SABIC's new building in Jubail inaugurated on November 23, 2022

Aramco saved SAR10.5 billion ($2.8 billion) after it made payments this year related to the SABIC acquisition, including SAR59 ($15.7 billion) in March, SAR41.3 billion ($11.0 billion) in April, and SAR16.7 billion ($4.5 billion) in May.

This May installment was the final prepayment of a deferred consideration, which now stands fully settled, and also reduces the outstanding principal amounts of promissory notes of SAR 18.7 billion ($5.0 billion).

These resulted in a decrease in total borrowings and cash and cash equivalents, and a gain of SAR 5.8 billion ($1.5 billion).

The deferred consideration was the amount payable to Public Investment Fund (PIF) for the SABIC acquisition in 2020.

The amount was payable over several installments, in the form of promissory notes, from August 2020 to April 2028. Aramco has the following repayments up till now:

• On March 13, 2023, it made a partial prepayment of SAR59,040 million ($15,744 million), which resulted in a gain of SAR4,635 million ($1,236 million).

• On April 7, 2023, it repaid the outstanding amounts of the promissory notes due by April 7, 2023, aggregating to SAR 41,250 million ($11,000 million).

• On May 2, 2023, Aramco made a final prepayment of SAR 16,691 million ($4,451 million), which resulted in a gain of SAR 1,141 million ($304 million).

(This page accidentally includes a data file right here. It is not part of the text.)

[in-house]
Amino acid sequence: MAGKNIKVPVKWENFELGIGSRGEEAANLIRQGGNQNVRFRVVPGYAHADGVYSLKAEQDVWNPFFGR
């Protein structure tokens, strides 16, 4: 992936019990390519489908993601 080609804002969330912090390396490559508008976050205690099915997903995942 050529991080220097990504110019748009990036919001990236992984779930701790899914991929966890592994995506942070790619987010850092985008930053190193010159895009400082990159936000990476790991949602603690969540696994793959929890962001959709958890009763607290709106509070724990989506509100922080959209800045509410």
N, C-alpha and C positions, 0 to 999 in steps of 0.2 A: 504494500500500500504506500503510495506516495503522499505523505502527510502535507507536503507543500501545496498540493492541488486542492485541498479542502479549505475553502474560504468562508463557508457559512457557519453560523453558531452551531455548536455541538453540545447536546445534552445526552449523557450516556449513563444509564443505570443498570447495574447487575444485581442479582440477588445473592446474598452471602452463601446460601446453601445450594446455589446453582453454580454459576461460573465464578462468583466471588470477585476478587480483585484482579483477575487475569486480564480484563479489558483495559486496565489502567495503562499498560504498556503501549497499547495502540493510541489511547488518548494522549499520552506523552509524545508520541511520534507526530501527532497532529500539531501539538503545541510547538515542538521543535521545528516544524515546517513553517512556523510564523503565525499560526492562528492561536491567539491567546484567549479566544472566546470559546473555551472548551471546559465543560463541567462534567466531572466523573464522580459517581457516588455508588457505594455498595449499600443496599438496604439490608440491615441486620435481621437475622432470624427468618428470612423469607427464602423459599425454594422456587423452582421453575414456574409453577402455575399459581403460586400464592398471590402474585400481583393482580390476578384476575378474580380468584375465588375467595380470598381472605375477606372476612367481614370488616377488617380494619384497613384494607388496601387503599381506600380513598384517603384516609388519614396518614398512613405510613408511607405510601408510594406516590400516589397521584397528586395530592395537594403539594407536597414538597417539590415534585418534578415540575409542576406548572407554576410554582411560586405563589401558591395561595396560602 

Aramco acquired a 70 per cent stake in SABIC from PIF in 2020 for a SAR259.125 billion ($69.1 billion).

The acquisition was aimed at enhancing Aramco’s presence in the global petrochemicals industry, a sector expected to record the fastest growth in oil demand in the years ahead.

The acquisition is also consistent with Aramco’s long-term downstream strategy to grow its integrated refining and petrochemicals capacity and create value from integration across the hydrocarbon chain.

An S&P Global report in June gave a positive outlook for Saudi chemical producers and said they could withstand a possible feedstock price hike compared to their global peers because of the significantly lower domestic feedstock prices.

Feedstocks such as ethane and propane form the bulk of Saudi chemical producers' operating expenses, making them sensitive to price hikes despite their advantageous position over global peers.

Saudi ethane and methane cost less than $2 per metric million British thermal unit (mmbtu), compared with average Title Transfer Facility prices of $42/mmbtu in 2022 and $7.8/mmbtu in late May 2023.

"Historically, these competitive prices have helped listed Saudi chemical producers' EBITDA margins remain above 17 per cent, our threshold for above-average profitability, even in periods of volatile prices and macroeconomic uncertainty," the report said.

The gap between feedstock prices for Saudi and global players widened following the Russia/Ukraine conflict because of the uncertainty over gas supply to Europe and the volatility in commodity prices.

Raw materials account for about 80-85 per cent of listed Saudi chemical producers' cost of goods sold on average. Ethane and propane generally make up between 65 per cent and 70 per cent of all feedstocks used in Saudi Arabia.

The S&P report expects SABIC to maintain industry-leading profitability.

While SABIC gets some of its feedstocks from Europe and the US, most of its assets are in Saudi Arabia, where it benefits from the competitive prices.

At the end of first-quarter 2023, 71 per cent of SABIC's noncurrent assets were in Saudi Arabia, compared with 87 per cent as of end-2016.

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